Defying repeated premature reports of its death, the Kyoto Protocol will come into force in a few days. But doubts are already growing over the long-term future of the world's most ambitious environmental agreement.
ROME Defying repeated premature reports of its death, the Kyoto Protocol will come into force in a few days. But doubts are already growing over the long-term future of the world's most ambitious environmental agreement.
As developed countries struggle to meet their greenhouse gas reduction targets by the treaty's "first commitment period" of 2008-12, they also have to start discussing what happens next.
"The nay-sayers have all said Kyoto will never go into force, now they have been proven wrong," said climate campaigner Steve Sawyer of Greenpeace. "Now what they are saying is there will never be a second period."
Even before the United States, which produces a quarter of the man-made emissions blamed for causing global warming, pulled out, it was clear that Kyoto's aim to reduce greenhouse gas output by 5.2 percent of 1990 levels was just a first step.
Scientists say an emissions cut of at least 60 percent is needed to prevent catastrophic impacts of climate change this century, including rising sea levels, the spread of deserts and even worse weather-related disasters.
Under Kyoto, countries should start this year talking about a second commitment under which they accept bigger cuts.
Doubts that this would definitely happen emerged at the last global climate change meeting in December when Italy's environment minister broke ranks with the rest of the European Union and said a second round of binding targets was unlikely.
"After (2012) it is unthinkable to go ahead without the United States, China and India," Altero Matteoli said.
Developing countries were exempt from targets in the first commitment period.
"Seeing as these countries do not wish to talk about binding agreements, we must proceed with voluntary accords, bilateral pacts and commercial partnerships," Matteoli said.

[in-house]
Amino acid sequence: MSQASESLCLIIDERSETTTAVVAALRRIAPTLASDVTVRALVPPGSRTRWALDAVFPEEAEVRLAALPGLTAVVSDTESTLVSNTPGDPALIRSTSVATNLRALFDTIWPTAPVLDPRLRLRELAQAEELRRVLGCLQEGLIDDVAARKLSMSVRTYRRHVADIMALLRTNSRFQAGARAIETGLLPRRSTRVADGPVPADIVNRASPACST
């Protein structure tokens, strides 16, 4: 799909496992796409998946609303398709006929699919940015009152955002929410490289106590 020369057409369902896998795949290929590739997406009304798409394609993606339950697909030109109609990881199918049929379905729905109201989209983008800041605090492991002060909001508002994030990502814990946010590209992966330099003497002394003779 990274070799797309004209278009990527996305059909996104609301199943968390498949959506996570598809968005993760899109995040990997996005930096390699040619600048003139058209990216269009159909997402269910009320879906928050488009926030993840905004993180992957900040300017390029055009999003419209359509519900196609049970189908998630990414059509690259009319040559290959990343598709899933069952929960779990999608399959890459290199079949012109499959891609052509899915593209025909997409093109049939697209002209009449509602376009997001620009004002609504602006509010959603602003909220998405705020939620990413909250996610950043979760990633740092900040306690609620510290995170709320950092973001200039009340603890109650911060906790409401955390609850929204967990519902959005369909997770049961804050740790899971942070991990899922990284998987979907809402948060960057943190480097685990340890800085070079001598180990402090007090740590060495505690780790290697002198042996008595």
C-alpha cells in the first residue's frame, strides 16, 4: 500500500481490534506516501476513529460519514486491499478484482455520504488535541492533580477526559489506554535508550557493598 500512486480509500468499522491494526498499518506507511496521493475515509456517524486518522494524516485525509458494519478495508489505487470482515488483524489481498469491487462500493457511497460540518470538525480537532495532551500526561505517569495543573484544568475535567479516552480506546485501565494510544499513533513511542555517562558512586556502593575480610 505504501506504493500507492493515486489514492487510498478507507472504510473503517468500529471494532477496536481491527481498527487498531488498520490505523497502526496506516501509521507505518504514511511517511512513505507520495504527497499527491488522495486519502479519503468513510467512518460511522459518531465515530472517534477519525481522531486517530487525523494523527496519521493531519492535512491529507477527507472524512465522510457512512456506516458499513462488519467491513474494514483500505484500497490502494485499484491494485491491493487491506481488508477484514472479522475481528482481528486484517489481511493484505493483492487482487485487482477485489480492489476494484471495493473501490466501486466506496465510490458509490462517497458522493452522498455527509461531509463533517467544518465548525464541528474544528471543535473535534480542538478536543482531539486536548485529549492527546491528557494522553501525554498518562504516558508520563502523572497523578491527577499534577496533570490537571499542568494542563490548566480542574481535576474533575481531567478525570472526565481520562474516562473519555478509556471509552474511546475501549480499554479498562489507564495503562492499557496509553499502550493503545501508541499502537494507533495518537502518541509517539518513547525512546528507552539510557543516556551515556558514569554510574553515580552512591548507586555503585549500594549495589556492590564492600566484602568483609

This week the European Commission poured more cold water on the EU's determination to keep Kyoto going post-2012 in the face of reluctance elsewhere in the world.
"The reduction commitments that the EU would be willing to take under such a regime should depend on the level and type of participation of other major emitters," it said.
Europe's influence on climate change policy will depend on its ability to live up to its own targets. The 15 EU countries that signed up en bloc have to reduce emissions by 8 percent of 1990 levels but in 2002 were only 2.9 percent below.
Some EU countries are really struggling. Spain's emissions are up 40 percent, way above its limit of a 15 percent increase.
"If Europe meets its target it will strengthen the hand of people pushing for binding emissions reductions," said Richard Tarasofsky of the London-based think-tank Chatham House.
"If that doesn't happen ... other countries will lose faith in the multilateral approach to climate change."
Even if the EU, Japan and Canada make it, their good example alone may not be enough to persuade the United States or developing countries to take on targets post-2012. But they may get involved in emissions cuts outside Kyoto, analysts say.
"There are a number of avenues which are quite distinct that are complementary to or separate from the Kyoto process," said Jonathan Pershing of U.S. think-tank World Resources Institute.
California and northeastern states already have policies on cutting carbon dioxide, which could lead to pressure from companies to link U.S. trading systems with other countries to improve liquidity, Pershing said.
Even the green groups, which continue to insist on binding targets that are Kyoto's core, say there is room for other approaches to combat climate change.
Greenpeace's Sawyer envisions Kyoto continuing after 2012, with newer, tougher targets and some new countries like Mexico and South Korea joining.
Alongside that would be global efforts to help developing countries "decarbonise" as their economies grow by promoting cleaner energy and reducing deforestation and a third track to help poor countries cope with climate-related disasters.
"Whether this is formally within the UNFCCC (the United Nations Framework Convention on Climate Change which underpins Kyoto) remains to be seen," said Sawyer.
Even if Kyoto were to fizzle out in 2012, it will have a lasting impact on the world's approach to climate change.
"In Europe there is a clear view that there are going to be binding constraints with or without Kyoto," said Dirk Forrister, managing director of emissions trading firm Natsource Europe.
If the EU's emissions trading system means Europe can reach its targets without ruining its economy, Europe may be able to persuade the world to keep Kyoto going after 2012.
"If Europe can deliver on targets and show a market-based solution can work it puts them on a higher moral plane in terms of negotiating, they will be speaking from experience," Forrister said.